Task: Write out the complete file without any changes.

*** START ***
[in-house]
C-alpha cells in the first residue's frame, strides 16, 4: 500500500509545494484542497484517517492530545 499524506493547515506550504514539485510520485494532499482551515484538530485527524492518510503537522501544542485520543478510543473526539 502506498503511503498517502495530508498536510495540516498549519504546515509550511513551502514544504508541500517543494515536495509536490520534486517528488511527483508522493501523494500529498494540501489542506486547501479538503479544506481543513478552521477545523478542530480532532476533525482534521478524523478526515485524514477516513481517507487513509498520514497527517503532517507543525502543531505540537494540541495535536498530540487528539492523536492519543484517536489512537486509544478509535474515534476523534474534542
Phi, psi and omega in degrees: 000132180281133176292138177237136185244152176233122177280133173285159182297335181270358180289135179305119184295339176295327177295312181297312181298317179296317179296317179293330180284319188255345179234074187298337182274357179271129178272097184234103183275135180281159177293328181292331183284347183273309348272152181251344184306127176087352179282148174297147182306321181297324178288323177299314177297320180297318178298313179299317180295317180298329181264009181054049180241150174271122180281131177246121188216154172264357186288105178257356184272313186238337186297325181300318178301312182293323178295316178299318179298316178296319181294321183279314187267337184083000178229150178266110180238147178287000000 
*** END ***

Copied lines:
[in-house]
C-alpha cells in the first residue's frame, strides 16, 4: 500500500509545494484542497484517517492530545 499524506493547515506550504514539485510520485494532499482551515484538530485527524492518510503537522501544542485520543478510543473526539 502506498503511503498517502495530508498536510495540516498549519504546515509550511513551502514544504508541500517543494515536495509536490520534486517528488511527483508522493501523494500529498494540501489542506486547501479538503479544506481543513478552521477545523478542530480532532476533525482534521478524523478526515485524514477516513481517507487513509498520514497527517503532517507543525502543531505540537494540541495535536498530540487528539492523536492519543484517536489512537486509544478509535474515534476523534474534542
Phi, psi and omega in degrees: 000132180281133176292138177237136185244152176233122177280133173285159182297335181270358180289135179305119184295339176295327177295312181297312181298317179296317179296317179293330180284319188255345179234074187298337182274357179271129178272097184234103183275135180281159177293328181292331183284347183273309348272152181251344184306127176087352179282148174297147182306321181297324178288323177299314177297320180297318178298313179299317180295317180298329181264009181054049180241150174271122180281131177246121188216154172264357186288105178257356184272313186238337186297325181300318178301312182293323178295316178299318179298316178296319181294321183279314187267337184083000178229150178266110180238147178287000000 